Review: Uncanny Collateral
I’ve joined a podcast. If you’d like to hear, not just read, my thoughts on this book, check out the video below. You can also find the written review at TooManyThoughtsMedia.com
The best urban fantasy provides you with a familiar setting and then twists the familiar, offering us a world where the mundane meets the fantastic. In Uncanny Collateral, Alek Fitz is a reaper in a world where souls are the currency of the supernaturally wealthy. He moves through the modern world like the hard-boiled detectives of the 80’s. Less investigator, more tough guy who intimidates his way from clue to gunfight to clue until he either hits something bigger than him or finds a solution.
The story revolves around Alek’s job as a reaper, a kind of jack of all trades for powers and principalities that operate in the grey spaces of the world. His owner and employer sends half-ogre Alek after stolen souls—stolen from Death. With a huge payday for his boss, and the promise of weekend off for Alek, the reaper and his Jinn race around rural Ohio looking for the person crazy enough to steal from Death itself. Ohio proves to be an interesting setting, as I can’t think of a more mundane location for clashes of supernatural powers. McClellan uses the juxtaposition with the wilting rust belt to great effect.
Brian McClellan has history with the fantastic. I’ve greatly enjoyed his many novels in the Powdermage Series. His strength is likeability. His characters are the driving force of all his novels and Uncanny Collateral is no different. Alek Fitz has a great voice and his first-person perspective guides us through a world where it’s not unusual to see an imp at a bar, but it’s still exciting when two draugr and a necromancer try to kill you in a Starbucks.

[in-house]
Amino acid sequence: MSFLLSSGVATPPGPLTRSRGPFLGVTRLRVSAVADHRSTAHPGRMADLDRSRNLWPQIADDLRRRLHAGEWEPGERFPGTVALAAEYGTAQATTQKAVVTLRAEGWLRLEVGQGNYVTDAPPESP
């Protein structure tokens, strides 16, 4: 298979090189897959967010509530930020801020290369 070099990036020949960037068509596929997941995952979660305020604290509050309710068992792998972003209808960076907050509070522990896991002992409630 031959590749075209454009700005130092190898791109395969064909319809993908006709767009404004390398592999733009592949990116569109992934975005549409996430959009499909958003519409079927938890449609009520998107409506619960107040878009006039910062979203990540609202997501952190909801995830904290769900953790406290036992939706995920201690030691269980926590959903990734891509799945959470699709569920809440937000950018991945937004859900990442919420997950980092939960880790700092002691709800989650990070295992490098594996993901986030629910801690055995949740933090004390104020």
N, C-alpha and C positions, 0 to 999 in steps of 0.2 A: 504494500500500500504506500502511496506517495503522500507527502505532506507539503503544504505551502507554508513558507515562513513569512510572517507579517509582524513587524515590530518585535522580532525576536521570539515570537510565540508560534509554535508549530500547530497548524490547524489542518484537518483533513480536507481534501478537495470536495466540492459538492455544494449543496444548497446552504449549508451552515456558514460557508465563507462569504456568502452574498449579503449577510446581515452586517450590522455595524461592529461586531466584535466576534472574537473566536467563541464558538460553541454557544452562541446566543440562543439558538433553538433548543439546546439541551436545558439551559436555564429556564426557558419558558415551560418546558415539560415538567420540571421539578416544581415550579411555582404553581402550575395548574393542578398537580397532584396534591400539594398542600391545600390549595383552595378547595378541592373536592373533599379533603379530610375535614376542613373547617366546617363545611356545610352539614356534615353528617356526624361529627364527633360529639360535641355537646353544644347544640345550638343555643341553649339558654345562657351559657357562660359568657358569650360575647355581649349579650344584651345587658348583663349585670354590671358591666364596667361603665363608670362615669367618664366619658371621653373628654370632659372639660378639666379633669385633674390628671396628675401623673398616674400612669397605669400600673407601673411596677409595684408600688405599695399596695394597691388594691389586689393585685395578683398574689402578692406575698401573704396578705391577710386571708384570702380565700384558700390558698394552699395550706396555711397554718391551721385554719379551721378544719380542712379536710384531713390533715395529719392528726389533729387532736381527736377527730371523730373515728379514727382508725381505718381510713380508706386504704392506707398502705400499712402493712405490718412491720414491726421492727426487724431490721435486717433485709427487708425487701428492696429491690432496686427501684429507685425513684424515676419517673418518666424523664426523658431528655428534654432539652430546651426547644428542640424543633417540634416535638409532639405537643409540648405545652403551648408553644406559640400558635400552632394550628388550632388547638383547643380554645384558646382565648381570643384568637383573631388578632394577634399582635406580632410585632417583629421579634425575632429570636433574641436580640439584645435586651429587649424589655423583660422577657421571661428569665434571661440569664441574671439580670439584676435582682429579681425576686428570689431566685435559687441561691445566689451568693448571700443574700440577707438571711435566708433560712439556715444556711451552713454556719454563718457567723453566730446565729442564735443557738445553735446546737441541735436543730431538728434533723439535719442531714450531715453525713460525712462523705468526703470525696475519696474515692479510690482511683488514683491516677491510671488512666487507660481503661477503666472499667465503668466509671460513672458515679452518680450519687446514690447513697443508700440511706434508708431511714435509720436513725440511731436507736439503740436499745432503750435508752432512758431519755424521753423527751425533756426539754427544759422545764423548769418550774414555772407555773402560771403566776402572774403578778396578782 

Alek operates with a Jinn named Maggie, bound in a ring on his finger. She expresses herself as a voice in Alek’s head, providing him with supernatural surveillance and an interesting play by play to the story. The two have a nice back and forth that’s reminiscent again of those hard-boiled police stories without the obligatory sexual tension. Instead, they have a genuine friendship that carries through the story.
There are several moments where character choices or motivations left me scratching my head when there seemed to be more obvious and efficient options available to the characters. A secondary plot, focused on Maggie’s mysterious origins, seemed to be mostly a distraction, though it also offered a hopeful path to a sequel or additional stories. The world also seemed to have some space left for development with a slurry of supernatural figures from many different regions. In most of their interactions they mesh well, but there are a few that felt either out of place with the main character or just undeveloped possibly because of the available length of the novel. It’s a quick read, but McClellan doesn’t waste a word. There are moments of rest to manage the pace, but you can only breath so easy when literal Death is breathing down your neck.
I’m happy to recommend Brian McClellan’s Uncanny Collateral for those that enjoy urban fantasy or an old-fashioned slobber knocker of a detective story. Four out of Five.